When we look at these people now–often through a lens which has been enlightened by time or experience, we often feel very indignant or even angry. AS WE SHOULD. We should NOT turn a blind eye to suffering. We should NOT allow unkind, hateful behavior to continue once we are aware of it.

HOWEVER,  in cases where there has been a marked inequality–whether it be a disparity due to gender, race, or something else–over-compensating for what could be considered ethical starvation is dangerous. Over-compensating will not solve the problems that underlie, but will only make society sick for a different reason.

When we become too focused on compensating for past injustice–or even ongoing injustice–we often attempt to fix these issues at the expense of others, including the people we are trying to save. If we say to those who have been systemically marginalized that they deserve not only equality but MORE than equality, we do not do them any favors, even though it may seem that we do. Stuffing them with food now does not change the fact that the people are starving; it only makes them overfull of hatred, resentment, and their own brand of prejudice.


This is akin to giving a person with an allergy to shellfish a shrimp because you think it’s unfair that they’ve never had it before. It doesn’t make sense.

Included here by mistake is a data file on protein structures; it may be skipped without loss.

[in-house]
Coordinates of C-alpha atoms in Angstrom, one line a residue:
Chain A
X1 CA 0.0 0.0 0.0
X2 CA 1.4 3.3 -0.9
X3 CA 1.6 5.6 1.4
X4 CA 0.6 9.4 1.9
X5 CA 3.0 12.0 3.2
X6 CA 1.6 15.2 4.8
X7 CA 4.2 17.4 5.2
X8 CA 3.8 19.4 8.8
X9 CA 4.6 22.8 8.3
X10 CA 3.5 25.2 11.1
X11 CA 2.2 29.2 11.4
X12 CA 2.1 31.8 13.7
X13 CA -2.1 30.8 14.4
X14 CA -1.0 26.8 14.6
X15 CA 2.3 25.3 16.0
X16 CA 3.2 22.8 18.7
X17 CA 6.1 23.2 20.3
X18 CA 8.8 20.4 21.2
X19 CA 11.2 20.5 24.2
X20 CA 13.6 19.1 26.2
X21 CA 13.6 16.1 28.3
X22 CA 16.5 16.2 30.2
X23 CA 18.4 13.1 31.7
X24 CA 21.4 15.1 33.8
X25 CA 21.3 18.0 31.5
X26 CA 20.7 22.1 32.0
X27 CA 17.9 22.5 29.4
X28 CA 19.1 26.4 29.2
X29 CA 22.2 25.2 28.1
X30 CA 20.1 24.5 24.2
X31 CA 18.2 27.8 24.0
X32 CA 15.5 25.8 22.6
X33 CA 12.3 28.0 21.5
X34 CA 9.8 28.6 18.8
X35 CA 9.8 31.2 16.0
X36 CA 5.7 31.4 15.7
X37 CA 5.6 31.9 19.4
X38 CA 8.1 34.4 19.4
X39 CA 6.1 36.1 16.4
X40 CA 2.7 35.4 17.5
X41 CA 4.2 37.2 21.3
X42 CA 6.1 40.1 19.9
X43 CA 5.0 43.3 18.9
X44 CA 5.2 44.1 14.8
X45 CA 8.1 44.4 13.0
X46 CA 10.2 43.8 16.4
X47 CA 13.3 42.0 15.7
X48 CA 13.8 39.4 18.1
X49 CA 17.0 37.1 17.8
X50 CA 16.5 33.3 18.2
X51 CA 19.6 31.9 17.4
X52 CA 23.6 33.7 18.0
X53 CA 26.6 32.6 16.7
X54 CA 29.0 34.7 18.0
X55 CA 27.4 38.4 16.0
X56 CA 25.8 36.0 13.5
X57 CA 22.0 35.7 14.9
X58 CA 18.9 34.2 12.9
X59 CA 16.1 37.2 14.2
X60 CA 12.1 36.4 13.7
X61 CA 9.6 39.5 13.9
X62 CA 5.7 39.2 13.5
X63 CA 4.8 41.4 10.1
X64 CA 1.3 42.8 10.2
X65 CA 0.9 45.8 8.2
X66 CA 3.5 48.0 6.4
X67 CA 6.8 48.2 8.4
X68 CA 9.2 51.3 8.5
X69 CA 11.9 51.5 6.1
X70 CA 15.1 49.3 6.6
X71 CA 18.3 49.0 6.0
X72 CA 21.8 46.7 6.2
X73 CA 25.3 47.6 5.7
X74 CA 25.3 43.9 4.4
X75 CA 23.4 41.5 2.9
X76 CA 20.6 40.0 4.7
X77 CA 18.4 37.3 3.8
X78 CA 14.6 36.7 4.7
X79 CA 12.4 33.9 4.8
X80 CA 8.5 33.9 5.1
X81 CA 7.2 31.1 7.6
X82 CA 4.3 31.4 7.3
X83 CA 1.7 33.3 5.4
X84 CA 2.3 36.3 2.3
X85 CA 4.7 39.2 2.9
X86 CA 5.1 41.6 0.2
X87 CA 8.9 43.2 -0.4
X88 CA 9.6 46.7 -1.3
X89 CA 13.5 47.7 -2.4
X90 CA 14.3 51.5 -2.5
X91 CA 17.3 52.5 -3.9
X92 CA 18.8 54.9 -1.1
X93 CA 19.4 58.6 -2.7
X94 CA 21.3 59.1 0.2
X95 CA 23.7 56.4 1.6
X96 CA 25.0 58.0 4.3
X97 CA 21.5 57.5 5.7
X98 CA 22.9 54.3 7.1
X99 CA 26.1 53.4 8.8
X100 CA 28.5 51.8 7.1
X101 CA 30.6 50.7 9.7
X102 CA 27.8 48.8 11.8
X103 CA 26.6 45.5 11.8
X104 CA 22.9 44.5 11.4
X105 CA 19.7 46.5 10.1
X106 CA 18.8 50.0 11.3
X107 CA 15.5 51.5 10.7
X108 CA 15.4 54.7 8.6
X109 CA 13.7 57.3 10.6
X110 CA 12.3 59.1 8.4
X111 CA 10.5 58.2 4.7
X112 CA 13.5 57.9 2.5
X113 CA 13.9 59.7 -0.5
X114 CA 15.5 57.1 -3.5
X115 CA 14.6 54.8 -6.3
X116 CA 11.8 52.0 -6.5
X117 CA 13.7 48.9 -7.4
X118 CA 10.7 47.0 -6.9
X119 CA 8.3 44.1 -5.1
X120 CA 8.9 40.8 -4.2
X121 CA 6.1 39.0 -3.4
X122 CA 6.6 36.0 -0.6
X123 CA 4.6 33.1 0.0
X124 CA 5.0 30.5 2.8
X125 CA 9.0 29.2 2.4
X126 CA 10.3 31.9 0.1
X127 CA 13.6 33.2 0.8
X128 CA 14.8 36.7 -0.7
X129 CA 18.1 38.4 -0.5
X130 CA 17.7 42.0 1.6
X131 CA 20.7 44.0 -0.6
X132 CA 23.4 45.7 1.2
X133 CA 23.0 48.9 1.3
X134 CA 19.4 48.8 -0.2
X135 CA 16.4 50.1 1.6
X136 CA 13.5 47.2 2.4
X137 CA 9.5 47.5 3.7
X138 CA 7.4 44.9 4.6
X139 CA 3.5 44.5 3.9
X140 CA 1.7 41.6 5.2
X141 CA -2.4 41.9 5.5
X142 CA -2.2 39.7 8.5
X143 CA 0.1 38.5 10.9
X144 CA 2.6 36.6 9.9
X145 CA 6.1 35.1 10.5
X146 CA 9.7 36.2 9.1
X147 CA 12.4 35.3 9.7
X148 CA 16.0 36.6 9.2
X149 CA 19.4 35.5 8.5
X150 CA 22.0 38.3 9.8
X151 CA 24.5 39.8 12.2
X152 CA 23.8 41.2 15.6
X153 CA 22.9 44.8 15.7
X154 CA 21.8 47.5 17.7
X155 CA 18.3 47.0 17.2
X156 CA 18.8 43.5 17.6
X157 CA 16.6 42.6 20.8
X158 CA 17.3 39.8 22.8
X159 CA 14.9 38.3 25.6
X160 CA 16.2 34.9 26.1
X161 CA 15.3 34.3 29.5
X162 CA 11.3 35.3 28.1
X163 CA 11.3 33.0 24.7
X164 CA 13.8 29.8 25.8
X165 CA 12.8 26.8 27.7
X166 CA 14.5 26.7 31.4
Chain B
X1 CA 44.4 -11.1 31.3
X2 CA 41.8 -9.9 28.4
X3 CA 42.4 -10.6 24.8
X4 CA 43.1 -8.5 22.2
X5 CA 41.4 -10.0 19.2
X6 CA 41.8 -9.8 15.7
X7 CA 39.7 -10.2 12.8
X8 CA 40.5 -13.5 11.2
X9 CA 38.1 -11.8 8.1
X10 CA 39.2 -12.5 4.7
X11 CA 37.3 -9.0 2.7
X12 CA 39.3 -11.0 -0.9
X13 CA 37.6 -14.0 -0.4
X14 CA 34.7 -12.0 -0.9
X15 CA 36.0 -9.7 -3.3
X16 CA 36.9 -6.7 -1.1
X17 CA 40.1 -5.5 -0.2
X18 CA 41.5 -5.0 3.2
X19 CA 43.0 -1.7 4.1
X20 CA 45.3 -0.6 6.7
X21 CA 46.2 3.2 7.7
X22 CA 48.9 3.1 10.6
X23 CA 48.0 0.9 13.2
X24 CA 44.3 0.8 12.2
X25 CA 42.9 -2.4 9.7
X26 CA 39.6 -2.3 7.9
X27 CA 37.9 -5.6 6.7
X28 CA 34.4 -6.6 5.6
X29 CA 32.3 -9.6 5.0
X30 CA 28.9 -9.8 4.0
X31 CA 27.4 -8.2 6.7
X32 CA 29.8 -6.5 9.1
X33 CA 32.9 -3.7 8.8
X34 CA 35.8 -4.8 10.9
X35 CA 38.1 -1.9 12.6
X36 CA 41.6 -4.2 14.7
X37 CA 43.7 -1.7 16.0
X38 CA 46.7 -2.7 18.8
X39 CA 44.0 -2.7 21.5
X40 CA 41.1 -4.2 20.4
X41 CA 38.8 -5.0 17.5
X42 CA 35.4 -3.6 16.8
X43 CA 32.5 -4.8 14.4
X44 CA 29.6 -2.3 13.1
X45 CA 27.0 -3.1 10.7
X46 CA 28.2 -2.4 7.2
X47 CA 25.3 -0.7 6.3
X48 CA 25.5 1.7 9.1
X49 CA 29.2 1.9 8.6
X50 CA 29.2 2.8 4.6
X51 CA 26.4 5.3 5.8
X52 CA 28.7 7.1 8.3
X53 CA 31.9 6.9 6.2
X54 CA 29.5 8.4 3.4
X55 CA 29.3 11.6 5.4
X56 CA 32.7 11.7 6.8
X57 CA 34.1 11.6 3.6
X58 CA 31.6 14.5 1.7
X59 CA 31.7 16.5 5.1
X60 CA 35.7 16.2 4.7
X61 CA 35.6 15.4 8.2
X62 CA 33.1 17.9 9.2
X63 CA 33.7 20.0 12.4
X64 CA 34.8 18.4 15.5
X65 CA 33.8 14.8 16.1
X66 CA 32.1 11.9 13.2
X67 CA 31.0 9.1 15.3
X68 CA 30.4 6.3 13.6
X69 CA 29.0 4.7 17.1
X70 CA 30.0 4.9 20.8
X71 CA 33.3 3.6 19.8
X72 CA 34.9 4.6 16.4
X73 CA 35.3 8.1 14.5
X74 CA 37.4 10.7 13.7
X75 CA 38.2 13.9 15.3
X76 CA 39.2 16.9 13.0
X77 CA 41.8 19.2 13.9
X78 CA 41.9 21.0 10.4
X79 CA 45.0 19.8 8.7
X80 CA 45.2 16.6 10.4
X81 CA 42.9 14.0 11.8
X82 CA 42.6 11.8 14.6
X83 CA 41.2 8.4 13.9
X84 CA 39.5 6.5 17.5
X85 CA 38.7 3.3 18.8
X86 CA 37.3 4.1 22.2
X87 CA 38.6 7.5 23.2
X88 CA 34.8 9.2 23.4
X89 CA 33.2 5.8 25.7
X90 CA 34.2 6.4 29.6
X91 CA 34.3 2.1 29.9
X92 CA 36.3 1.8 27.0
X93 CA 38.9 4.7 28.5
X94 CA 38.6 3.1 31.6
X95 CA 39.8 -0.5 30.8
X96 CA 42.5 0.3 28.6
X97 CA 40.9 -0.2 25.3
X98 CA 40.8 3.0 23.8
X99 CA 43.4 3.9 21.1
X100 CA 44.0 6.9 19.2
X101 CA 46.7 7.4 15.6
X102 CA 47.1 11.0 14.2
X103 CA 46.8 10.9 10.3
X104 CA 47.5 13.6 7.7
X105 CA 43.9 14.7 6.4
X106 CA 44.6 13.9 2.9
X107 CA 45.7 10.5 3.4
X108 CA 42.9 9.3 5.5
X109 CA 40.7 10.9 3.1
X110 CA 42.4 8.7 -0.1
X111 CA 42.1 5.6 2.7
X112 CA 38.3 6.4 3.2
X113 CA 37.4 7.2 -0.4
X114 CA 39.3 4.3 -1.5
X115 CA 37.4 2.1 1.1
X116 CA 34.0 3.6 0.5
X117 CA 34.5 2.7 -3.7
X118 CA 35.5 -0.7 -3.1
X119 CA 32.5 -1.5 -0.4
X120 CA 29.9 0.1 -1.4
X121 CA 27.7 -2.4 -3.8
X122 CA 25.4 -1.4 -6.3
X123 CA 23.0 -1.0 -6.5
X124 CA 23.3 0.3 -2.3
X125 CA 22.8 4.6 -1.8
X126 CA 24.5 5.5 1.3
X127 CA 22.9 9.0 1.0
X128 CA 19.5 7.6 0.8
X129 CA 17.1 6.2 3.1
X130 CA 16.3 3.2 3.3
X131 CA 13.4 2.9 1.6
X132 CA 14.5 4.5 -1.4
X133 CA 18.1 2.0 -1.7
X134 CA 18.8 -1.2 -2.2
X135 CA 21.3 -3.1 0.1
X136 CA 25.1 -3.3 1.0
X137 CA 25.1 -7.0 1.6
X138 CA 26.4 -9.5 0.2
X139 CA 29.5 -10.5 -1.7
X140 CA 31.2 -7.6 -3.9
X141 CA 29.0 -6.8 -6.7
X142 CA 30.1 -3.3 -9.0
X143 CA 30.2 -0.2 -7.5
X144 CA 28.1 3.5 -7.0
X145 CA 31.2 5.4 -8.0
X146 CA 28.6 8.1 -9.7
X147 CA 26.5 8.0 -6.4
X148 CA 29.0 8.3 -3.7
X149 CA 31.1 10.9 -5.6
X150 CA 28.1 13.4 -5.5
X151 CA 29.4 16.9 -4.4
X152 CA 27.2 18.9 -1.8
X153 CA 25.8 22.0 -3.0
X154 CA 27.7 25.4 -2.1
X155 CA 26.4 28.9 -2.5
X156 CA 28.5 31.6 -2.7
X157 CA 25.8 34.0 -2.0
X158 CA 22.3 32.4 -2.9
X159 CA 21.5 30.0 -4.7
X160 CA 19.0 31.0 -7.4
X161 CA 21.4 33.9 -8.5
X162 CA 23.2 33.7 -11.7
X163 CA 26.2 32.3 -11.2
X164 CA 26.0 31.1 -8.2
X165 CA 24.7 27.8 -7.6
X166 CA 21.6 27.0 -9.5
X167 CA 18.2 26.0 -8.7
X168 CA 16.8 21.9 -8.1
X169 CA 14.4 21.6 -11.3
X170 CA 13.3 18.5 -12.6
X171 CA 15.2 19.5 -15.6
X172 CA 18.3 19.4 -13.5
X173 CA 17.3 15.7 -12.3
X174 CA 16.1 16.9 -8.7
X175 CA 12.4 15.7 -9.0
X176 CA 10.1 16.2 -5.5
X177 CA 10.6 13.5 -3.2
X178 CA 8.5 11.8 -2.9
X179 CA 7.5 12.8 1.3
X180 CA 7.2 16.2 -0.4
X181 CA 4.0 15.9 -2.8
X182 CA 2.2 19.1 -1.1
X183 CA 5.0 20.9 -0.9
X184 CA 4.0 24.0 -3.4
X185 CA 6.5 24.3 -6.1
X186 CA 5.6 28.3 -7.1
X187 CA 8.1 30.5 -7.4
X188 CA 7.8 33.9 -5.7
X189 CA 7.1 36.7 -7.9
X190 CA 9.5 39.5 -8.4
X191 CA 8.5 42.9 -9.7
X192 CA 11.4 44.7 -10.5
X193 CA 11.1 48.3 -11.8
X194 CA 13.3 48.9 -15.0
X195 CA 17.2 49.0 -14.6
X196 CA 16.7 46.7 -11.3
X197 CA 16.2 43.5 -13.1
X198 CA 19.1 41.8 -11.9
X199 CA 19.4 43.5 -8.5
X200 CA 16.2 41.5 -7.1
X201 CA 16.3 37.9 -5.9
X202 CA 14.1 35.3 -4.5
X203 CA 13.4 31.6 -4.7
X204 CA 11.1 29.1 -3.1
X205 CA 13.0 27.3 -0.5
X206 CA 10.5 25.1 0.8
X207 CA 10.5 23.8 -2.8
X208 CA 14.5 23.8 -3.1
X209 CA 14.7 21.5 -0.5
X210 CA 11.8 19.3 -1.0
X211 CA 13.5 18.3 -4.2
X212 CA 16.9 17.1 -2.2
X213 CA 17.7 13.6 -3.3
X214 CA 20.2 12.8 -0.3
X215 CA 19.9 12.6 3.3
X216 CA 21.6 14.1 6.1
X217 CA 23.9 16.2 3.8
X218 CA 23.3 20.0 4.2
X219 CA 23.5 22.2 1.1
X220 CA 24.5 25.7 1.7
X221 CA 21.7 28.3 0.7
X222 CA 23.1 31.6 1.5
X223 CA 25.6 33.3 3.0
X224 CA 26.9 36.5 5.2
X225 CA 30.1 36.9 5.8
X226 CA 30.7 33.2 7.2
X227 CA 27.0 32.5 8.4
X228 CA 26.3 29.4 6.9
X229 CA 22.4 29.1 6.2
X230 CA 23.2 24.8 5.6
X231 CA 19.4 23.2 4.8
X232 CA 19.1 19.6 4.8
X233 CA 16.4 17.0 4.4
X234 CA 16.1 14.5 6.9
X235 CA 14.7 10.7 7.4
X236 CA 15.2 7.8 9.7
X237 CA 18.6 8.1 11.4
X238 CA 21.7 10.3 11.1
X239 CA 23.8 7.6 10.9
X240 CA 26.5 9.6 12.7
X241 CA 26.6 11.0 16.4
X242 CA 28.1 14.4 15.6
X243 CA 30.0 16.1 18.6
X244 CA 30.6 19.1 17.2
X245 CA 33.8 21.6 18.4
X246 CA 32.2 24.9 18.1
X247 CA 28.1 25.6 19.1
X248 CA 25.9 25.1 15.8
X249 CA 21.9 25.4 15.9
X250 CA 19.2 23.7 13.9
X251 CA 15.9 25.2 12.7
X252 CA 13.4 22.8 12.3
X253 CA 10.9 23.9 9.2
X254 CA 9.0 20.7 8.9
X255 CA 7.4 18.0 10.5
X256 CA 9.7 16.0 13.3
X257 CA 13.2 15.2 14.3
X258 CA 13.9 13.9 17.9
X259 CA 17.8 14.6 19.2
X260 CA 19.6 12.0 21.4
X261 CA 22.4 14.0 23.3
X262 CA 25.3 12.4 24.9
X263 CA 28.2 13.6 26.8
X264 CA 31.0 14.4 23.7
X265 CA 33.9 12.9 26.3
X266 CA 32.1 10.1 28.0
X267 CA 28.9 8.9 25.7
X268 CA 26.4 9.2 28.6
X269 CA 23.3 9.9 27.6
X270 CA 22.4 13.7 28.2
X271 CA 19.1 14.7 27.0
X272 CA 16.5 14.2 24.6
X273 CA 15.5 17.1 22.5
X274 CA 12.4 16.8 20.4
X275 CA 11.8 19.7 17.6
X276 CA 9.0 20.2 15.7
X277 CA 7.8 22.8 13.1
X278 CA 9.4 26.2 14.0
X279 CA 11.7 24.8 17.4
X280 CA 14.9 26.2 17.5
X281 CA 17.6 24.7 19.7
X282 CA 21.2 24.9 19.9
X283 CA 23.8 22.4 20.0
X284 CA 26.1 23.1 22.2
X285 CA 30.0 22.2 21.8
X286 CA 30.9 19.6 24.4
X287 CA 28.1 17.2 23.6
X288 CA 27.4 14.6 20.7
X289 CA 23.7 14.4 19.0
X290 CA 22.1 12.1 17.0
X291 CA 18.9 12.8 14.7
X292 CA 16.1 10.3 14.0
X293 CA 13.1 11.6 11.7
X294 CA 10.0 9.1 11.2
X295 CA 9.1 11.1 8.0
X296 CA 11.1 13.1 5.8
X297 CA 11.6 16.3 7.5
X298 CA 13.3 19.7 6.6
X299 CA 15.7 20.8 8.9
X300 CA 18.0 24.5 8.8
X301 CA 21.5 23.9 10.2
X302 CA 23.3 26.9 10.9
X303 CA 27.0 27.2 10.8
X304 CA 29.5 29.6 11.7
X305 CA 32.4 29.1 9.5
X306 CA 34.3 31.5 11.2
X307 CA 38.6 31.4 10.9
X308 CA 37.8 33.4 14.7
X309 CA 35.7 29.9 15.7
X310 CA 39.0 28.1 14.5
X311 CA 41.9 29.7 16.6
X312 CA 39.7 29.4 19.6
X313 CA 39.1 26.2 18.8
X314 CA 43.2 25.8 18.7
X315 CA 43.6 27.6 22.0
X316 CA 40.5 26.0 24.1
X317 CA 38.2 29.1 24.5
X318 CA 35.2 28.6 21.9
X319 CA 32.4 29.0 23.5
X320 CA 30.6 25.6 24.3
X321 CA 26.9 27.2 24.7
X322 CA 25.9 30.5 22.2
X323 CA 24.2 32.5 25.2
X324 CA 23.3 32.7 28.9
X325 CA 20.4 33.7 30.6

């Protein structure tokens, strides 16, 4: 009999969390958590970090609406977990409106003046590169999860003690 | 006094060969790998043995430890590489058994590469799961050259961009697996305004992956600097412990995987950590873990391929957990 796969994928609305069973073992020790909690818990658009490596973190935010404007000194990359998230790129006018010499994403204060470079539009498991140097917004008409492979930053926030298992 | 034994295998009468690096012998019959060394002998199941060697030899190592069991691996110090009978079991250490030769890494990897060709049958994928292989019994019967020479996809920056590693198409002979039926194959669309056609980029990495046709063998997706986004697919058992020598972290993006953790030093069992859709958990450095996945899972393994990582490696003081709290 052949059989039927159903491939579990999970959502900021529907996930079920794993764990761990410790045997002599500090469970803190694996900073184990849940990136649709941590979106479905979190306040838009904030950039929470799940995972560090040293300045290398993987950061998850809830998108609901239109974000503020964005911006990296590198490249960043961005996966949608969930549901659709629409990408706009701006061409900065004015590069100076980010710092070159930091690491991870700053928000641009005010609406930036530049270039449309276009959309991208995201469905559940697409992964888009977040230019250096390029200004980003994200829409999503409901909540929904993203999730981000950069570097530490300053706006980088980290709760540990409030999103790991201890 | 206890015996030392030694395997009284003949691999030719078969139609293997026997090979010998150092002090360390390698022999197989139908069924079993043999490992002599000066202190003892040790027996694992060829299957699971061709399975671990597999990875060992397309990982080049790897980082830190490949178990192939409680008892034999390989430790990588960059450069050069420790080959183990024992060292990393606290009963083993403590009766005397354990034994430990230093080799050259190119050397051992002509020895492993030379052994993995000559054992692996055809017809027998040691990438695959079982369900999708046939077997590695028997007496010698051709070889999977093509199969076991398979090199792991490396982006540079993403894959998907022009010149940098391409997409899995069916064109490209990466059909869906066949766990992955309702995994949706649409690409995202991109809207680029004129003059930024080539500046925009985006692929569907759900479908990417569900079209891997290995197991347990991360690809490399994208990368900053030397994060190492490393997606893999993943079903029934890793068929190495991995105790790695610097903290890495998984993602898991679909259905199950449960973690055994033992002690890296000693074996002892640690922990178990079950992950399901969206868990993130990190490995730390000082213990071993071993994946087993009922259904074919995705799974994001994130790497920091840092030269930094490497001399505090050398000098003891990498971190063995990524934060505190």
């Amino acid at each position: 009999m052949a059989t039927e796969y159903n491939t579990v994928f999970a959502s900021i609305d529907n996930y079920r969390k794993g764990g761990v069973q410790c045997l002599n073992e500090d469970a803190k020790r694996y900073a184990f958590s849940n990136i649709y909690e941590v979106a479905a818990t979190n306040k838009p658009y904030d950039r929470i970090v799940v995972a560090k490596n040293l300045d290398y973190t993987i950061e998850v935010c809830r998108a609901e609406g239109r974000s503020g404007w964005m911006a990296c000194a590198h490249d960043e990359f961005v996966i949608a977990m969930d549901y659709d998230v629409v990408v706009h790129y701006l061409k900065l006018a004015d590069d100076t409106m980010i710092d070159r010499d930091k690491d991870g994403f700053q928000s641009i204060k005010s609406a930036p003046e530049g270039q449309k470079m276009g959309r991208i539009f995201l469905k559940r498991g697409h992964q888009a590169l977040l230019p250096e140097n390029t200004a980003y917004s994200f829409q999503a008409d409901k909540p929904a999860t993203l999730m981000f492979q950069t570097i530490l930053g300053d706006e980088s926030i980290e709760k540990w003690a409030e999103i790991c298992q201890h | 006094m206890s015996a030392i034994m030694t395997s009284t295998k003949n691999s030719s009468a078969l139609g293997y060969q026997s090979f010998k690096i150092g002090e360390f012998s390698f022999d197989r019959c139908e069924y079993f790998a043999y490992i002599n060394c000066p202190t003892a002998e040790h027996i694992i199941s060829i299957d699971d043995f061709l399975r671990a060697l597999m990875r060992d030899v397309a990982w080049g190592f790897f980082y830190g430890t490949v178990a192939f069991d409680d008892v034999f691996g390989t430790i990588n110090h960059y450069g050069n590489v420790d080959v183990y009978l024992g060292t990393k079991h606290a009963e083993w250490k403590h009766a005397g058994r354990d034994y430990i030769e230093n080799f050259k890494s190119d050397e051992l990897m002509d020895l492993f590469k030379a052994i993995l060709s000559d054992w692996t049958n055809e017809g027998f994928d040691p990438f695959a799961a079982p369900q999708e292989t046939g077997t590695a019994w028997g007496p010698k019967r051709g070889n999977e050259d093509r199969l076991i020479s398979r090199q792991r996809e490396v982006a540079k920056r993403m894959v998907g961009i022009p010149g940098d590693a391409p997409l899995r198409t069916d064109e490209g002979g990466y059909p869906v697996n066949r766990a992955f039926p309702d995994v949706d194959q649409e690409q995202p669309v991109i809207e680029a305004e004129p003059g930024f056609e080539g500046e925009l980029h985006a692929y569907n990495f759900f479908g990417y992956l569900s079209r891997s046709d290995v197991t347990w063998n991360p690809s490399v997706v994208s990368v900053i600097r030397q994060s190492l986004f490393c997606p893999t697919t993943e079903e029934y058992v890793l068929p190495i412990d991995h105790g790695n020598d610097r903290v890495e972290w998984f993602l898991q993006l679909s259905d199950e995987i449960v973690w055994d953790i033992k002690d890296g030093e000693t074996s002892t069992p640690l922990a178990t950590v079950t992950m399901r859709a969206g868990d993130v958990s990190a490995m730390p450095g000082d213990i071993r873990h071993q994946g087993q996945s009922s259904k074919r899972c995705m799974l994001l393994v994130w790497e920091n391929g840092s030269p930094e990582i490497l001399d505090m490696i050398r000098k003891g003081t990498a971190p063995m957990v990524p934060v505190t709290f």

A starving person needs food. A marginalized or abused person needs love, care, grace, and mercy, just as we all do. They do not need the preferential treatment they’ve been deprived of. If we believe in equality, we must believe that all men and women are created equal. We must all give in love, according to the grace that God has given us. No person is greater than any other.

Please do not understand me to be saying that we shouldn’t make concerted efforts towards certain equality measures. WE SHOULD. There is a huge need for people to be thoughtfully aware of areas in which people are not being treated well. There is a huge need for people from all walks of life to look around and see where they themselves are failing to love every single person they encounter as they should. I do not believe that seeking out minorities for jobs is inherently biased. I do believe that giving undue preference to unqualified people for the sake of diversity is a waste. There is a line between making things better for all people and over-compensating.